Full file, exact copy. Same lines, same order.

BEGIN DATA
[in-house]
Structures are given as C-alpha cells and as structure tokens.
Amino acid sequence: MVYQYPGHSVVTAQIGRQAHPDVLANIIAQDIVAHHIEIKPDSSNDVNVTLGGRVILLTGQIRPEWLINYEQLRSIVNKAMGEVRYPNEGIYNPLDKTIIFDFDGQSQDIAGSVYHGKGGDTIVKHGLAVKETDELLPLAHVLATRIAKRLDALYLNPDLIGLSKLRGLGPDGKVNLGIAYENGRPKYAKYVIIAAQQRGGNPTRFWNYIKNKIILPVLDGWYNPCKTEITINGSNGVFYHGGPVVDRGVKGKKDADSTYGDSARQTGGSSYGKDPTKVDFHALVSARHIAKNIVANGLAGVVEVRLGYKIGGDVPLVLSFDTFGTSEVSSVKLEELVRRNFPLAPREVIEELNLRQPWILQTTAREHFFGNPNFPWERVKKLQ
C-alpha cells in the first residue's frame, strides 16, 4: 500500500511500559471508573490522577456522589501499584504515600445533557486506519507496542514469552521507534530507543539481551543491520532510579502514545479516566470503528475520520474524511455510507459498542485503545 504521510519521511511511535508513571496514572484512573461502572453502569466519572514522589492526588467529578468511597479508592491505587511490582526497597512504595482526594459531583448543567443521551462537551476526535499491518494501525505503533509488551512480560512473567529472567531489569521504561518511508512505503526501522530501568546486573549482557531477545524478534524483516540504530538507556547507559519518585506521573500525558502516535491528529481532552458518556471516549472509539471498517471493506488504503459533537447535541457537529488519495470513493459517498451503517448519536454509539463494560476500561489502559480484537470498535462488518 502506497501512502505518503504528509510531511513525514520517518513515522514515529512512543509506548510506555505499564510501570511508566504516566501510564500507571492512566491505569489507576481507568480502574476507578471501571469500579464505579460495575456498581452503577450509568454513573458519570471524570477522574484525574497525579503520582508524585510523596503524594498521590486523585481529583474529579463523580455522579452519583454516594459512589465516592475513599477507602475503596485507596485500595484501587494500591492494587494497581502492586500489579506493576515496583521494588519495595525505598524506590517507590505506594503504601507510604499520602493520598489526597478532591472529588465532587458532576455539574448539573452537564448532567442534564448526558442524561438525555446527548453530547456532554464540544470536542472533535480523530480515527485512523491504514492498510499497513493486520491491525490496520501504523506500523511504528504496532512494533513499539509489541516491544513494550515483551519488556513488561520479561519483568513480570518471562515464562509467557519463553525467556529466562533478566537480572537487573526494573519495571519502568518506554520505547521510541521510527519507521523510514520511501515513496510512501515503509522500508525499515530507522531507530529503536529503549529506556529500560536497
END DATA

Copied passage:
[in-house]
Structures are given as C-alpha cells and as structure tokens.
Amino acid sequence: MVYQYPGHSVVTAQIGRQAHPDVLANIIAQDIVAHHIEIKPDSSNDVNVTLGGRVILLTGQIRPEWLINYEQLRSIVNKAMGEVRYPNEGIYNPLDKTIIFDFDGQSQDIAGSVYHGKGGDTIVKHGLAVKETDELLPLAHVLATRIAKRLDALYLNPDLIGLSKLRGLGPDGKVNLGIAYENGRPKYAKYVIIAAQQRGGNPTRFWNYIKNKIILPVLDGWYNPCKTEITINGSNGVFYHGGPVVDRGVKGKKDADSTYGDSARQTGGSSYGKDPTKVDFHALVSARHIAKNIVANGLAGVVEVRLGYKIGGDVPLVLSFDTFGTSEVSSVKLEELVRRNFPLAPREVIEELNLRQPWILQTTAREHFFGNPNFPWERVKKLQ
C-alpha cells in the first residue's frame, strides 16, 4: 500500500511500559471508573490522577456522589501499584504515600445533557486506519507496542514469552521507534530507543539481551543491520532510579502514545479516566470503528475520520474524511455510507459498542485503545 504521510519521511511511535508513571496514572484512573461502572453502569466519572514522589492526588467529578468511597479508592491505587511490582526497597512504595482526594459531583448543567443521551462537551476526535499491518494501525505503533509488551512480560512473567529472567531489569521504561518511508512505503526501522530501568546486573549482557531477545524478534524483516540504530538507556547507559519518585506521573500525558502516535491528529481532552458518556471516549472509539471498517471493506488504503459533537447535541457537529488519495470513493459517498451503517448519536454509539463494560476500561489502559480484537470498535462488518 502506497501512502505518503504528509510531511513525514520517518513515522514515529512512543509506548510506555505499564510501570511508566504516566501510564500507571492512566491505569489507576481507568480502574476507578471501571469500579464505579460495575456498581452503577450509568454513573458519570471524570477522574484525574497525579503520582508524585510523596503524594498521590486523585481529583474529579463523580455522579452519583454516594459512589465516592475513599477507602475503596485507596485500595484501587494500591492494587494497581502492586500489579506493576515496583521494588519495595525505598524506590517507590505506594503504601507510604499520602493520598489526597478532591472529588465532587458532576455539574448539573452537564448532567442534564448526558442524561438525555446527548453530547456532554464540544470536542472533535480523530480515527485512523491504514492498510499497513493486520491491525490496520501504523506500523511504528504496532512494533513499539509489541516491544513494550515483551519488556513488561520479561519483568513480570518471562515464562509467557519463553525467556529466562533478566537480572537487573526494573519495571519502568518506554520505547521510541521510527519507521523510514520511501515513496510512501515503509522500508525499515530507522531507530529503536529503549529506556529500560536497